In recent years though, the increasing gentrification of DC, has pushed immigrants to move away to cheaper areas within the District and the suburbs, mostly in Ward 7 and PG County, because of lower rental fees and properties prices.

    Also, many Latinos with children prefer moving to Northern VA, Montgomery County because of the quality of their public schools, job opportunities, and because their relatives live there already.

    The case of Ward 1 is peculiar, because it's been one of the oldest traditional areas for immigrants. But life costs has gotten so expensive in that area that many Latinos (including myself) have moved away. In Ward 8, the issue of urban violence, lack of good public transportation and cultural misconceptions keep Latinos from moving there yet.

    If more Latinos will come to DC in the future, is hard to know. I see more Brown families but I think the suburbs will remain as their favorite residence areas.

    This is a good report, thank you for posting.

  2. Just two observations here. The first is that we believe there is a serious undercount of Latinos in DC by as much as 20-30%. The real count is closer to 70K or about 12% of the total population.
    Spain is going through a serious recession and net emigration from that country has risen exponentially and some of that spill over has landed here in this region. Mostly young folks on student visas or seeking jobs at international agencies, etc. The embassy has commented on this trend.

  3. The analysis of Ward 5's Latino population is worthy of the heightened attention you'd give Ward 7.

    If you look at the geographic pattern of the growth of this population, you can see that there is some spill-over from adjacent areas of Ward 4, but there is also a LOT of growth in the parts of the ward with the lowest housing prices (Trinidad and Carver Langston).

    These ares aren't adjacent to the neighborhoods to the north and west whatsoever. It's definitely the price of real estate and proximity to the heart of the city that makes these neighborhoods attractive to everyone, not just Latinos.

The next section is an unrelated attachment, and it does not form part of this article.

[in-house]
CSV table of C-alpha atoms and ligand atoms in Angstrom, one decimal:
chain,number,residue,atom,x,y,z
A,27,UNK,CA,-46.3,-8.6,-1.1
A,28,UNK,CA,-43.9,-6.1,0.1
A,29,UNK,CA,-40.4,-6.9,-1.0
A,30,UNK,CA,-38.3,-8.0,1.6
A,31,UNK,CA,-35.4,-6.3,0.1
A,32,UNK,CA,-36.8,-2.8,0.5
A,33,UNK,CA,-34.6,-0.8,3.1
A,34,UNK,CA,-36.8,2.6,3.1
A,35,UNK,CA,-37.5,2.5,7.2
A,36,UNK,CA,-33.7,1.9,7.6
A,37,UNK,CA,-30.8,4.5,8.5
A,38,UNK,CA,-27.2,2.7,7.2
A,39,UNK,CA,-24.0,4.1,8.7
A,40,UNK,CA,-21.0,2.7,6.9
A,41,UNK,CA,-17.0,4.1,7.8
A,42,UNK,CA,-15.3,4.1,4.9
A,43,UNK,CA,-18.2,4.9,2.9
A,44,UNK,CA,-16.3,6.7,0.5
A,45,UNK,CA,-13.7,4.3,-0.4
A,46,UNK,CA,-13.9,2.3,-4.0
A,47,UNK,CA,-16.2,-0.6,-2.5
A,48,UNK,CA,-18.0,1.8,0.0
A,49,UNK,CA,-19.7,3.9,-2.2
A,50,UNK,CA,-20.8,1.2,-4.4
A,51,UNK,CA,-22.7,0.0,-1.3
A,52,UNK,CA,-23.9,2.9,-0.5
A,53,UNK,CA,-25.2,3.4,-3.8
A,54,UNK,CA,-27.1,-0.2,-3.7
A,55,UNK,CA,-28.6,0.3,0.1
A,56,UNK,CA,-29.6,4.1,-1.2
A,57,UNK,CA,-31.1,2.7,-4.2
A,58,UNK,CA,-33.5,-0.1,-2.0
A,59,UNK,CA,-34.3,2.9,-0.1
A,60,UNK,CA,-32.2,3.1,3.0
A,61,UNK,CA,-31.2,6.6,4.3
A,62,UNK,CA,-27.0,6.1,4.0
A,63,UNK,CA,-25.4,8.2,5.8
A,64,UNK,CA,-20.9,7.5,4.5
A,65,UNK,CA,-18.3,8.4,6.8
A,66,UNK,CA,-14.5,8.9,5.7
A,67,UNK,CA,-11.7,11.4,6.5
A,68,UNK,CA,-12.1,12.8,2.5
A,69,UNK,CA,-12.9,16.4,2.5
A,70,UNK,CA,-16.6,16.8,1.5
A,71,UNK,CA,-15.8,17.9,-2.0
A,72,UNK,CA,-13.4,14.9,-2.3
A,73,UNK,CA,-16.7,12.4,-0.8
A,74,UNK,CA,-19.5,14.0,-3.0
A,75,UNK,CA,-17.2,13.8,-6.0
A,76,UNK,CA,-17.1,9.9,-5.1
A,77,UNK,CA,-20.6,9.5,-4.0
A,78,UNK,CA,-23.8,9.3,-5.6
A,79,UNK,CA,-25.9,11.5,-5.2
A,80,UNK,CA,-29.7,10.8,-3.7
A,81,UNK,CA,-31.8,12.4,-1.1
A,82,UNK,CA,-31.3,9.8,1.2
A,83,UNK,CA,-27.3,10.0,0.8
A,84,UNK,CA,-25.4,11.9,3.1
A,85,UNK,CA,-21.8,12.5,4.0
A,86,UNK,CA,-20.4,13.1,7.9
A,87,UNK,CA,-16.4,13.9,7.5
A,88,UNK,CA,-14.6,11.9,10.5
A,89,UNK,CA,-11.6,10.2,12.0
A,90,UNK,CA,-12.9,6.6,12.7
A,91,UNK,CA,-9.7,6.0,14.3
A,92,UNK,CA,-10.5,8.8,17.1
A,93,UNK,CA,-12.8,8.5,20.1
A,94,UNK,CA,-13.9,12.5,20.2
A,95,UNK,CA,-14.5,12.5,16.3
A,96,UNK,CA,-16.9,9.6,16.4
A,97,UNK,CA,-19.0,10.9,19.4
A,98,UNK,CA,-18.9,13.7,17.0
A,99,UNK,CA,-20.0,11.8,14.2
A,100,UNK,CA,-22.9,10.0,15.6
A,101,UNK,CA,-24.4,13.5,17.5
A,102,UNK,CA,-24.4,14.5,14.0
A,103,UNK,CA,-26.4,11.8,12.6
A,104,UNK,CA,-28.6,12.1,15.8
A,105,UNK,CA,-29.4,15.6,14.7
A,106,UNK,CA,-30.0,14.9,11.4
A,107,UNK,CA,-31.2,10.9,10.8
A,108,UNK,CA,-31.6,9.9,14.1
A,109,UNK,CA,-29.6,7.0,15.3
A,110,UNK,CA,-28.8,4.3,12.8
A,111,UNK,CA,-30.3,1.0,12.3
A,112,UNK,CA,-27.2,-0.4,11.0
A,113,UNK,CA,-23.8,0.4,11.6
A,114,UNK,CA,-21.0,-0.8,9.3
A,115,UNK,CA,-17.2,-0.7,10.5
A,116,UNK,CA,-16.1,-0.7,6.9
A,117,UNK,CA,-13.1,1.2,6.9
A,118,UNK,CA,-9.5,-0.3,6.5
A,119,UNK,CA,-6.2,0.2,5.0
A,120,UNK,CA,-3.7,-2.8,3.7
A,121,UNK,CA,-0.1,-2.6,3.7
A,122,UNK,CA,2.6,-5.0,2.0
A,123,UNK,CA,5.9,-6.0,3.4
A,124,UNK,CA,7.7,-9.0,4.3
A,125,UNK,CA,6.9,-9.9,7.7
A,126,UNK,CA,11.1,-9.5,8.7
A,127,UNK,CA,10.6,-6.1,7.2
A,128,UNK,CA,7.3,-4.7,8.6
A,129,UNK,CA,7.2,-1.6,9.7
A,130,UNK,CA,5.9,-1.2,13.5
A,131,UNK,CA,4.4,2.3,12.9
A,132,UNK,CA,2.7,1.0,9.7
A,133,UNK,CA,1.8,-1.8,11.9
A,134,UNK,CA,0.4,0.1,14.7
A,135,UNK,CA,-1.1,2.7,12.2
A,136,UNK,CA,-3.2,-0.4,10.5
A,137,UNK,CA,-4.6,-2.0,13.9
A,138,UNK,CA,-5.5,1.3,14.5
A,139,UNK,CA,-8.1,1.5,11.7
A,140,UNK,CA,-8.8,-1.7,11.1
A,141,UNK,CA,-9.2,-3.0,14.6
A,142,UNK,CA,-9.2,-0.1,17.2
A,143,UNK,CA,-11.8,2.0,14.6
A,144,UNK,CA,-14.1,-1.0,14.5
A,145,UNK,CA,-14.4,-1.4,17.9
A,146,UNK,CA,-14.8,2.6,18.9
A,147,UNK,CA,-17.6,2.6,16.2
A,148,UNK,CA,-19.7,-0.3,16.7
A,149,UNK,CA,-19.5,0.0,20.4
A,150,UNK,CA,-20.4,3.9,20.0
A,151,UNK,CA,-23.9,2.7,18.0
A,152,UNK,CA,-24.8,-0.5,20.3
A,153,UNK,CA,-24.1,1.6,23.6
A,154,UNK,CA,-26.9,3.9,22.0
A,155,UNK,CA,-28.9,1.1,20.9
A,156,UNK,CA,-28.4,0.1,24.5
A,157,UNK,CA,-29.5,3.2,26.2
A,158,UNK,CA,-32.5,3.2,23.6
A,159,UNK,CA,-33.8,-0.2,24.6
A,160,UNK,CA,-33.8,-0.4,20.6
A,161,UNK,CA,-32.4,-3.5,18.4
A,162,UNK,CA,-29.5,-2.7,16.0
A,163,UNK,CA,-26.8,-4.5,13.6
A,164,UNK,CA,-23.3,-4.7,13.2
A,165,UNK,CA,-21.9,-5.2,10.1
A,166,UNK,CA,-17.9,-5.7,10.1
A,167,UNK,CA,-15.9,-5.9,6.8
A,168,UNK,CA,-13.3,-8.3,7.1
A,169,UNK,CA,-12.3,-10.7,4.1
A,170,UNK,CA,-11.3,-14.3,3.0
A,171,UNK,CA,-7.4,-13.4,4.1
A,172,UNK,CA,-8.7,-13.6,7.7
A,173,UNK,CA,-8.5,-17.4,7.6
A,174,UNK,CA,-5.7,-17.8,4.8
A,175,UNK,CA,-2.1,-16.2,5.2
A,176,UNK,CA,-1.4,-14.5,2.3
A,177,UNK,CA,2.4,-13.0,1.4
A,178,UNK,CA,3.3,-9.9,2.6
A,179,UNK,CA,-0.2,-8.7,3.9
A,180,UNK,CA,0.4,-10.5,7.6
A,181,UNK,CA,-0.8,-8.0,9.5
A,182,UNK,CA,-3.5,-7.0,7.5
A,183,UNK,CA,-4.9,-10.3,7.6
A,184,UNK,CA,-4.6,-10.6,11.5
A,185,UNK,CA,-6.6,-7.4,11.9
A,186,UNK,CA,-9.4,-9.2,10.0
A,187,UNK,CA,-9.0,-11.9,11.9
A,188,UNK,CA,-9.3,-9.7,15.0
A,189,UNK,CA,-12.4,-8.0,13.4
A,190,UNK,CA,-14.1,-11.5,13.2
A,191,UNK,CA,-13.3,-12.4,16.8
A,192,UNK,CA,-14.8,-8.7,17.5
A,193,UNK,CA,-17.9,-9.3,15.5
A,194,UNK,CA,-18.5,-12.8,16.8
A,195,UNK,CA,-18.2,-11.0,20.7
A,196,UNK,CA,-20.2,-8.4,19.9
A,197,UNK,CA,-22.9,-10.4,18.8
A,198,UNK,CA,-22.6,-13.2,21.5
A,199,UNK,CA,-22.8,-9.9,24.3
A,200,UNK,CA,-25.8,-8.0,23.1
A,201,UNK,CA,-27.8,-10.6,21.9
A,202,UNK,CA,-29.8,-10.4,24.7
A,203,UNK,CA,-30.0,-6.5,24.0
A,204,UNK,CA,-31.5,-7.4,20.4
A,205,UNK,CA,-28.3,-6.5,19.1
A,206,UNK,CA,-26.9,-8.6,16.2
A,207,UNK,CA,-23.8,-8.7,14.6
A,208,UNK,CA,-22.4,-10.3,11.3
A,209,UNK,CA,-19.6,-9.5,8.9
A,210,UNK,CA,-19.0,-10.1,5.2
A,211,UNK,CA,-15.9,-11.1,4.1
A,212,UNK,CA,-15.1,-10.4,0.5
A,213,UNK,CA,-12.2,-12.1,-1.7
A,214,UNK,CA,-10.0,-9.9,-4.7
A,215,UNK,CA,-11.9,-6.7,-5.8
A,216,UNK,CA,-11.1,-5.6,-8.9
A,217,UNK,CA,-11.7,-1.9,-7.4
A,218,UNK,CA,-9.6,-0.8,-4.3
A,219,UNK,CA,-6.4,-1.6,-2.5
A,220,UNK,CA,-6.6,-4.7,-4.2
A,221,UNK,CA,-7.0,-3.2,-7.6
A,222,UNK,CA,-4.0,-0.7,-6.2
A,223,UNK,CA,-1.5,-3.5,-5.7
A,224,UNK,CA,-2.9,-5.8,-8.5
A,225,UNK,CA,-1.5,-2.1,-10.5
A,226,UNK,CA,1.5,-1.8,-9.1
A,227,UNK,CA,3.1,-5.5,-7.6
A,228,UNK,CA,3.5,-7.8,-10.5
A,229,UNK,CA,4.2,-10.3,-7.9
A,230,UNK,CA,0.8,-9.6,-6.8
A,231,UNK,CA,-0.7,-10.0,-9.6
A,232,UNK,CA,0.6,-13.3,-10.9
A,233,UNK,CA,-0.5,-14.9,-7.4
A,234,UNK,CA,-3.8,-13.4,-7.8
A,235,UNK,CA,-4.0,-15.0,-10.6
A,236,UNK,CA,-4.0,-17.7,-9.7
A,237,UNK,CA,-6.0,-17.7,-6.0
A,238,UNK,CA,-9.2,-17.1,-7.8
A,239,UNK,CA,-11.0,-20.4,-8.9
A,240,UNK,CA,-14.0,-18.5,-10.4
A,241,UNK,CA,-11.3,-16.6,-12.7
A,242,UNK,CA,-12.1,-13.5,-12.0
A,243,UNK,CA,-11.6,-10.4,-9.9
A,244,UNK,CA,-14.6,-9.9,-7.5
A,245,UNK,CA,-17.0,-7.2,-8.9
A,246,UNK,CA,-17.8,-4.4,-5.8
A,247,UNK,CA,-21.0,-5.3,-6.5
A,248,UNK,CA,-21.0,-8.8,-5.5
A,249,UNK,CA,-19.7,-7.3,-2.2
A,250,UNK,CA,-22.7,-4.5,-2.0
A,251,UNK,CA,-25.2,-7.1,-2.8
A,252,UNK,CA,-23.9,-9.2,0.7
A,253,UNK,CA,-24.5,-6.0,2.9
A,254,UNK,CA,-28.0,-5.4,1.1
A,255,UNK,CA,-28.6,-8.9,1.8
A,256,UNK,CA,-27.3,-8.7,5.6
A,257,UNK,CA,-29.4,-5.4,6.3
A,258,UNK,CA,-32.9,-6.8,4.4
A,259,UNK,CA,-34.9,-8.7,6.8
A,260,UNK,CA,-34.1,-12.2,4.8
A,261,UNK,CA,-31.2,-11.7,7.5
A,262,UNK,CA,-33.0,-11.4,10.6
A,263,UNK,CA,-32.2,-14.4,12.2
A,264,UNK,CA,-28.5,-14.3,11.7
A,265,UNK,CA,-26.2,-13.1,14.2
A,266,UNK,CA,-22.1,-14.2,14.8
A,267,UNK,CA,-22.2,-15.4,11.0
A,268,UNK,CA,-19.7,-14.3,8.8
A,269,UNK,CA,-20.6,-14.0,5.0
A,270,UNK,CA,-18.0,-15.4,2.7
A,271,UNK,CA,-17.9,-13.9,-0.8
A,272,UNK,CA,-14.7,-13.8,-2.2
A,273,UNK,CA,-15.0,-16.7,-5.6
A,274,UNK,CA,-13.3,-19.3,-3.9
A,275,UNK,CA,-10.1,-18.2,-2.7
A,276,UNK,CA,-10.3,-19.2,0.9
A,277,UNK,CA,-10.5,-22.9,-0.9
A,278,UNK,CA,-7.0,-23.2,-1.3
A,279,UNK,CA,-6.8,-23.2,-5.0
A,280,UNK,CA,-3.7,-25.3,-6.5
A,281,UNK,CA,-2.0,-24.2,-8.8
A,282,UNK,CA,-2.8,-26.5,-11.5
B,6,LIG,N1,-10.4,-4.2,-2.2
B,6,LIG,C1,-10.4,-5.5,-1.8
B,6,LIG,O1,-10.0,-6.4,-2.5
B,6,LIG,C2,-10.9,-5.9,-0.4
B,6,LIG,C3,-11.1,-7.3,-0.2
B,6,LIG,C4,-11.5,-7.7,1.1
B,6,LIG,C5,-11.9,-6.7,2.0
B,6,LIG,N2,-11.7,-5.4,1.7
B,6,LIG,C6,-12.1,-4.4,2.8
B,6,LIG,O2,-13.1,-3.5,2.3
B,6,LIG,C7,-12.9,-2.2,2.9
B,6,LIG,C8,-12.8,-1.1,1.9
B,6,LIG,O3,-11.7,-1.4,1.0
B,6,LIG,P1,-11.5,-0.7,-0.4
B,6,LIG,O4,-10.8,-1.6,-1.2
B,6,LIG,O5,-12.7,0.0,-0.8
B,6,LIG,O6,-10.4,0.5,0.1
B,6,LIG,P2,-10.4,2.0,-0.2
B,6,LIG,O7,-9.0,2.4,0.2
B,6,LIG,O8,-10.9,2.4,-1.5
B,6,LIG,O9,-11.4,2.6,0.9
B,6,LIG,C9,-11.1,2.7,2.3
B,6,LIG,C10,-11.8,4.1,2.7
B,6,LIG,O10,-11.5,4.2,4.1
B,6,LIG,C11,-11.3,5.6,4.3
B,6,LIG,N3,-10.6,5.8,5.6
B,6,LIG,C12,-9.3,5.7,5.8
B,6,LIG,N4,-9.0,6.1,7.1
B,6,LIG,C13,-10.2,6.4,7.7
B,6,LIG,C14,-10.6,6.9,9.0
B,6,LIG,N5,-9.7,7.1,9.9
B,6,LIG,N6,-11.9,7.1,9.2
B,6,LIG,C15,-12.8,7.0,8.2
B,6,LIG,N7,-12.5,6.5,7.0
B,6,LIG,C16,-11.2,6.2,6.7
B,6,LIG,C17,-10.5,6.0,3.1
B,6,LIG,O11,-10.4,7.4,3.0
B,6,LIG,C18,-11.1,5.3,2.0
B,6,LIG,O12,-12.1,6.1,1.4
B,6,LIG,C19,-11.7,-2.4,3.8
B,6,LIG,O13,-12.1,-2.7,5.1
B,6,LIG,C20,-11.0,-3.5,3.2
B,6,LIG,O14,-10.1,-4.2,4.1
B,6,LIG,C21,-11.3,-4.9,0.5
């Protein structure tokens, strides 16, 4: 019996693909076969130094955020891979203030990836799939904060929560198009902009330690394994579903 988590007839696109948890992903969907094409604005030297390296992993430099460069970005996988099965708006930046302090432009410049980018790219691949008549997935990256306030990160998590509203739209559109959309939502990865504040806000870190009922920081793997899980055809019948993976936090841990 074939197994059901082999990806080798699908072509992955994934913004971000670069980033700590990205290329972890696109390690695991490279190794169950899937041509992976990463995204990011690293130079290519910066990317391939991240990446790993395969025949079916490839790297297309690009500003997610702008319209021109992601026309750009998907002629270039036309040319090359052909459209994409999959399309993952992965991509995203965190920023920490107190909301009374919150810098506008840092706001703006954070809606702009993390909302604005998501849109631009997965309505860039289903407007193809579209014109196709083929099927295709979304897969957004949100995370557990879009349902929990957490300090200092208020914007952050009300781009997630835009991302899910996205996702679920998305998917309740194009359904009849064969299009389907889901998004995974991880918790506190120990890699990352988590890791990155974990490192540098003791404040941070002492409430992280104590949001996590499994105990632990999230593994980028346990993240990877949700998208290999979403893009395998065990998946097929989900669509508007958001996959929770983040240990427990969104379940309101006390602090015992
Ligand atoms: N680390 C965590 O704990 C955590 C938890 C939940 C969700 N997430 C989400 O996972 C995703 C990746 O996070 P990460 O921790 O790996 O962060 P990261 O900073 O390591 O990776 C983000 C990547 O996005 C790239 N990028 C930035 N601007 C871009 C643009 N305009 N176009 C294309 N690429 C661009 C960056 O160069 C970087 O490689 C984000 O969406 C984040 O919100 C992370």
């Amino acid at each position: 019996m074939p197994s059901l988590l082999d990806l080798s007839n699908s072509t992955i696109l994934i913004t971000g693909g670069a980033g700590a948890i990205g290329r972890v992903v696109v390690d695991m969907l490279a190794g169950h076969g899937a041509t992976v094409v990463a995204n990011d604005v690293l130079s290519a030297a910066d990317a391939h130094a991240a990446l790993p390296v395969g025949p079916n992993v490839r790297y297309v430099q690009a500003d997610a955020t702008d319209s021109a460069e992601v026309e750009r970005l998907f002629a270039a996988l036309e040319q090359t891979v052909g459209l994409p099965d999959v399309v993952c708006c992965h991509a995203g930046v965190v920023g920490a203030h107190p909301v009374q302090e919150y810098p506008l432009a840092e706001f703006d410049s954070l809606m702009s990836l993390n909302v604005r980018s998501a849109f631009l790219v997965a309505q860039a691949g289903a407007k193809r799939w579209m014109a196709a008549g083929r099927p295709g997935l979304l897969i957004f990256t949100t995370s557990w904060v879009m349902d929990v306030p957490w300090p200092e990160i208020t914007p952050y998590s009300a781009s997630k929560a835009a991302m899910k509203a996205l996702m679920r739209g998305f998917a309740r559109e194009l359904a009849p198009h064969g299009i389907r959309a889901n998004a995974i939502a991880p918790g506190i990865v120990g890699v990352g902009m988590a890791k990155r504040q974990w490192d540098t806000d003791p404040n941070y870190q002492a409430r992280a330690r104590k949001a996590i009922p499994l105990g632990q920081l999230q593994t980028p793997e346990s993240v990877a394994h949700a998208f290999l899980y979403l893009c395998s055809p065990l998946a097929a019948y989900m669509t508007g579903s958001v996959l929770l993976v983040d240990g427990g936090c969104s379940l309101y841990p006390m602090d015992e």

Take a look at the census blocks in the northwest corner of Trinidad for example - the growth in the Latino population there is absolutely explosive. (Note: I live in Trinidad, and daily observation confirms that there are more Latinos in the neighborhood than just a couple years ago. It's a noticeably rapid trend.)

    1. Good points, thanks for the feedback. Ward 7 caught my attention precisely because it is not as proximate to the heart of the city as other growing neighborhoods, including Trinidad (though I suppose that depending on distance to metro, it could be closer time-wise). Wards 7 and 8 are similar in terms of distance and housing costs, so I wondered why Ward 7 but not 8.

      In Ward 5, the growth along Rhode Island Ave impressed me the most.

  4. Honduras has the world's highest murder rate and went through a period of instability following the coup that overthrew the elected presdident in 2009. Venezuela is also suffering extremely high crime (Caracas may have highest murder rate of any capital city in the world) in addition to political turmoil.